Abdul-Hadi al-Hassani: When a terrorist waging a war against Iraq, we know what they are up to. They use all -- they use all the resources except especially the propaganda of the media. I didn't say there was no violence. I said we overcome many difficult period more worse violence. And we believe, as compared to two years ago, was the sectarian killing in the street, was everybody, every day, there was more than 100 people get killed. Now we have every three, four weeks, there's some terrorist attack. They're not insurgents, by the way, they're terrorists. And we know there are terrorists who are helping them, who are assisting them, who cradle them and we will wishing and hoping now that the media could see the truth as it is not as they want to see it. And that is what I'm saying and here is my petition --
Jasim al-Azaqi: We are --
Abdul-Hadi al-Hassani: I drove -- I drove -- I drove yesterday from Baghdad. Really afternoon. And I arrive at midnight to Basra and it was calm and nice and it is really the situation not as the image in the media. And we need to reflect the real truth, the real media reflecting the real truth. And we try to be honest politicians, not politicians who is up to politician or propaganda.
Jasim al-Azaqi: We are a member of the media and we try to shed light on the truth and one of those truths is the discovery of torture chamber in the old Iraqi airport of al Muthana and more than 437 people were found there. Some of them they were tortured severely They range in age to just some kids to very old men. And yet al-Maliki's first reaction, his first perfunctory reaction to say, "I did not know about it." How do you explain such a horrific torture chamber -- which is fooling the hatred and the violence and al-Maliki, prime minister, his very force is responsible for that torture chamber he says "I did not know about."?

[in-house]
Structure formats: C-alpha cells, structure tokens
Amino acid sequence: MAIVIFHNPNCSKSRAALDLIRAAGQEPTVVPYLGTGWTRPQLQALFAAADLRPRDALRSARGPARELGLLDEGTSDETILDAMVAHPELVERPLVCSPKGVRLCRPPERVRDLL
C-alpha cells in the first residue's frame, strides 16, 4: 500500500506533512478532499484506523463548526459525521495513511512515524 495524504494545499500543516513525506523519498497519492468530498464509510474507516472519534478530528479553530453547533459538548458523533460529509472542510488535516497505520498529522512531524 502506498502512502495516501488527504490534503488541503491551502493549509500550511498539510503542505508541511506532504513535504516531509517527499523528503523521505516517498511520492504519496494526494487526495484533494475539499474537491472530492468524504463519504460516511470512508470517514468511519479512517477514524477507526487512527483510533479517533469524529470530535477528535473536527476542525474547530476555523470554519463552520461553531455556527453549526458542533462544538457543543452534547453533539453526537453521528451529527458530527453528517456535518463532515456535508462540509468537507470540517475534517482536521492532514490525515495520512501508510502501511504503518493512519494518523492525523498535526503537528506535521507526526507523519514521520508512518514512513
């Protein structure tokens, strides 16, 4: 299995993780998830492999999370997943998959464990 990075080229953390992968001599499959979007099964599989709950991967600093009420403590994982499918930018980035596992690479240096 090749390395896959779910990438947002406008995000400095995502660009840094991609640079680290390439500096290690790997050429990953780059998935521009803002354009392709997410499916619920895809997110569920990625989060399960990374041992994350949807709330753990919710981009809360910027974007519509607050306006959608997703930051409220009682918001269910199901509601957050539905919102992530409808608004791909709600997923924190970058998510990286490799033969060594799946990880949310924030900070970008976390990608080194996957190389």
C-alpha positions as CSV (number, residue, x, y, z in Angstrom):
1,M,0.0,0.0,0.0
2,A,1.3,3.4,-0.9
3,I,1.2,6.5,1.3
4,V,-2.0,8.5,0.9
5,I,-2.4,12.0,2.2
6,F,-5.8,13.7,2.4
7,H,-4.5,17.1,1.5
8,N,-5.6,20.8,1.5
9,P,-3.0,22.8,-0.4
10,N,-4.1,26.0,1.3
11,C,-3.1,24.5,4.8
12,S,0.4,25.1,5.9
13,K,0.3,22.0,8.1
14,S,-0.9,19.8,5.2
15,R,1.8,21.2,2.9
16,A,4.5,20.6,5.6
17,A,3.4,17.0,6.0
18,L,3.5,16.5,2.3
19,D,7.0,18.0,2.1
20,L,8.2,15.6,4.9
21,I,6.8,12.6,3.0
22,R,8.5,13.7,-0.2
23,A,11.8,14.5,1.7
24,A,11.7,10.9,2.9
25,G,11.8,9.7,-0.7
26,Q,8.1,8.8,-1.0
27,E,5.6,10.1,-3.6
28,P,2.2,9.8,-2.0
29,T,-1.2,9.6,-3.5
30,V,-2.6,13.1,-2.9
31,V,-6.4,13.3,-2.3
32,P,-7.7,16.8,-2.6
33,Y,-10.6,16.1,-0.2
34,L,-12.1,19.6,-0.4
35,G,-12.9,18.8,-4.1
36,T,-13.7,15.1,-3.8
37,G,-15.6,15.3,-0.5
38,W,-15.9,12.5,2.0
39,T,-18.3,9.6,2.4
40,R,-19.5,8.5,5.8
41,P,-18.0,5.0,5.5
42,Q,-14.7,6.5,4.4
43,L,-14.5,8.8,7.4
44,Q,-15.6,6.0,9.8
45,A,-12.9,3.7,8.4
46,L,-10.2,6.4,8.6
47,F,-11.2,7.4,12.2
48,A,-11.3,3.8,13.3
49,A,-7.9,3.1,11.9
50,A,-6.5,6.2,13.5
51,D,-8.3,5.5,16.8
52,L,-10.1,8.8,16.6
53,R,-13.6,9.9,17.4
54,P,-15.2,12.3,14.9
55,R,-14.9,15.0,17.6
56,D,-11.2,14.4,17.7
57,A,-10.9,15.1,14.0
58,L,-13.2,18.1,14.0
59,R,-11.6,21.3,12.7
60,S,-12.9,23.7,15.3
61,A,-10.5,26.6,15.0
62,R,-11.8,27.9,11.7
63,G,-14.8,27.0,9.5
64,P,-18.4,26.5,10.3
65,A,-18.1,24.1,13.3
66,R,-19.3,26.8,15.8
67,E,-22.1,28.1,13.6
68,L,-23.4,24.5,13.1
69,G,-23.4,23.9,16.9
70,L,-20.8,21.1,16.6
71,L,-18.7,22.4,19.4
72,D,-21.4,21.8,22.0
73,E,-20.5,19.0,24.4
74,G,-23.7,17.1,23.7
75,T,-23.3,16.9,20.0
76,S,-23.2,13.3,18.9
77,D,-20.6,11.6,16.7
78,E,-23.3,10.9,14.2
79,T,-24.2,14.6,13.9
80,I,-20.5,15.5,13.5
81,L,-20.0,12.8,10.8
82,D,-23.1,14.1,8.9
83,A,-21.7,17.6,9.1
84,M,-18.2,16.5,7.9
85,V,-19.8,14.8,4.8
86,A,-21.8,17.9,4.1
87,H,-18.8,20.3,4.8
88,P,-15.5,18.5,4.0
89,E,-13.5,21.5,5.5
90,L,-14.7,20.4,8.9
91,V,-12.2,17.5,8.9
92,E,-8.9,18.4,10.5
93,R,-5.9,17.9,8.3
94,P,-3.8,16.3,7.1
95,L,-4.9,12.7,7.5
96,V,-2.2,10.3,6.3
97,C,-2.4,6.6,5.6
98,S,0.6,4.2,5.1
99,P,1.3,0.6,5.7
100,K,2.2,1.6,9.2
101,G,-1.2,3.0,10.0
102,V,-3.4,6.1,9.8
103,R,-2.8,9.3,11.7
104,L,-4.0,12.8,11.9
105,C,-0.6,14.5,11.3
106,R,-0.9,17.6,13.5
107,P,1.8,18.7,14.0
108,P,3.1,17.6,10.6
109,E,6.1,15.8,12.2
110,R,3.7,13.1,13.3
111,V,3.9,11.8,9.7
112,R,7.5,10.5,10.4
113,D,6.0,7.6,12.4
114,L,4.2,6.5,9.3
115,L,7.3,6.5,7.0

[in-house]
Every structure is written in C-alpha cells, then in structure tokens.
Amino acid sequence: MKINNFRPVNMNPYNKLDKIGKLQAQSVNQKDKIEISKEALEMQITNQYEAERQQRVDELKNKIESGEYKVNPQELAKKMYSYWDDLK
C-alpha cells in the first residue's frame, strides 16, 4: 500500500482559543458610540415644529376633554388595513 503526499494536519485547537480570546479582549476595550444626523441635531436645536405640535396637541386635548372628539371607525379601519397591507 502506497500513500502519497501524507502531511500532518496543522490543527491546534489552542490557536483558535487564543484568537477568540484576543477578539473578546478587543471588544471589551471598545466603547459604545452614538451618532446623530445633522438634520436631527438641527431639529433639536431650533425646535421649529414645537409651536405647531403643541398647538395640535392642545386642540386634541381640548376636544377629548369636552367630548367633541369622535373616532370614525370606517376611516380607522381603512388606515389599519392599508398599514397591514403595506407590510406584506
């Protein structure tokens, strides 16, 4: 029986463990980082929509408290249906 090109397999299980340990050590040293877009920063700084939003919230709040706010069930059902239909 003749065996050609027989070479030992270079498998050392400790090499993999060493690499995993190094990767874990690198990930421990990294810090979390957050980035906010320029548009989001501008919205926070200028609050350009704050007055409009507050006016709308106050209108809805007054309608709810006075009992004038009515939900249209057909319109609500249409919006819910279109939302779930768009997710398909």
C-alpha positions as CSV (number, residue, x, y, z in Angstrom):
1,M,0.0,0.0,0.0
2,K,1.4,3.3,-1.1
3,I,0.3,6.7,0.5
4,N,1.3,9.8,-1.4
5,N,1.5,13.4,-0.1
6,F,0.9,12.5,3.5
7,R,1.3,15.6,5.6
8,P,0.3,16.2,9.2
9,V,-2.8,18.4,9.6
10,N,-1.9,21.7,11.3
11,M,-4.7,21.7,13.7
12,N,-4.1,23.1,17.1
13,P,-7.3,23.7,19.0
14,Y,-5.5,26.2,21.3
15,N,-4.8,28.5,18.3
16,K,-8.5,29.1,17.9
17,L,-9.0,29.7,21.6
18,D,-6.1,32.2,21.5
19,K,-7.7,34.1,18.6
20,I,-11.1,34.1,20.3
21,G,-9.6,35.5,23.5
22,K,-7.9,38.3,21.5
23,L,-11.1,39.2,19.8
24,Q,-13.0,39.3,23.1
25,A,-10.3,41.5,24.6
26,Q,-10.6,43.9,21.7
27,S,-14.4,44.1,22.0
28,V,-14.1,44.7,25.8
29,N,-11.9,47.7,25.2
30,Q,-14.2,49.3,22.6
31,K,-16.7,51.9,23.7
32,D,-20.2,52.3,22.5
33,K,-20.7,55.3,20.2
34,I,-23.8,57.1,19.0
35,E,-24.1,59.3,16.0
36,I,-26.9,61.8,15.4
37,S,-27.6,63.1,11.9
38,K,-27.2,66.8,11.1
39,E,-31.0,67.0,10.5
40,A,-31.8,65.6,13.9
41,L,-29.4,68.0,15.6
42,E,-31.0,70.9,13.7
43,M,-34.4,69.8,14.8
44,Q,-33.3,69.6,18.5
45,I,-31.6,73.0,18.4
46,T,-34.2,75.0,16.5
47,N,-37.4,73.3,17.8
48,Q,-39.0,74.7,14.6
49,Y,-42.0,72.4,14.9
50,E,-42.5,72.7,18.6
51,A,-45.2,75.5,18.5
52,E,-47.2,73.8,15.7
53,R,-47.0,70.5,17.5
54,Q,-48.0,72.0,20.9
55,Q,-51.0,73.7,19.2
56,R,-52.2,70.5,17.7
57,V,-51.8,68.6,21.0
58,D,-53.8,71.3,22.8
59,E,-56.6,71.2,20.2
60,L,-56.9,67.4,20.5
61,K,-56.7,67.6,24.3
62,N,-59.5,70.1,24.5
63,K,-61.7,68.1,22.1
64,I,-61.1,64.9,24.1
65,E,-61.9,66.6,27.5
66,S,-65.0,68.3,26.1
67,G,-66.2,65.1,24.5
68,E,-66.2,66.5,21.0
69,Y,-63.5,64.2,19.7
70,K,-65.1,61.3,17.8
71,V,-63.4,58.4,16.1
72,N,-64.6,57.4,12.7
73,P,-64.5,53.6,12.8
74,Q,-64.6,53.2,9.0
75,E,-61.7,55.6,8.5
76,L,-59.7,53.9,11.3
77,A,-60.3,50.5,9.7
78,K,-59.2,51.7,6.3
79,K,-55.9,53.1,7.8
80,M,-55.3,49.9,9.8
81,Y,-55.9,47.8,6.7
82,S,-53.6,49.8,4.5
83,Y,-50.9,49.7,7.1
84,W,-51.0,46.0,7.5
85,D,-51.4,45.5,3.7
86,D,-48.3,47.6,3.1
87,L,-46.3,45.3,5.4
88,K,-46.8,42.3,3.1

Abdul-Hadi al-Hassani: No, he didn't say he didn't know about that prison, he said he didn't know there was any secretive prison. Nor did he know that there was any torturing in the prison. Because this is a prison in the Muthana everybody knows about it, even the Minister of Human Rights, the lady, she has herself been there and she has said there are seven judges, investigative judges and how come judges there as secret. It is open and we don't know if there is any torturing and we already arrested the people who tortured the prisoners and also this prison had already been closed and the disclosure and propaganda of Los Angeles newspaper had then --
He has no idea what he's saying so we'll stop there. There was no torturing but the tortures were arrested? The more upset/animated he becomes, the less he seems aware of what he's saying and I don't think he's confessing to anything so much as he's not grasping the language. He's also lying and Jasim al-Azawi calls him on that repeatedly throughout the program. That's the best State Of Law can serve up? And what the hell? Abdul-Hadi al-Hassani was in a dentist chair? Or he really thinks leaning all the way back in the chair like that is good for a televised interview. Viewers don't want to examine his nostrils. Someone tell him to sit up straight next time. And, FYI, Ned Parker's "Secret prison for Sunnis revealed in Baghdad" (Los Angeles Times) is the article being attacked. While we're mentioning Al Jazeera, please note that Annie Lennox was Riz Khan's guest on the latest Riz Khan's One on One which began airing Friday. She wears the HIV Positive t-shirt in the interview and CBS News explains the story behind that. With one minor detail everyone's missed. Trivia question to be answered in tomorrow's snapshot: What music peer of Annie's (in the eighties when she was with Eurythmics) declared publicly that he was going to do something similar to raise awareness but then let it slide? Answer in tomorrow's snapshot.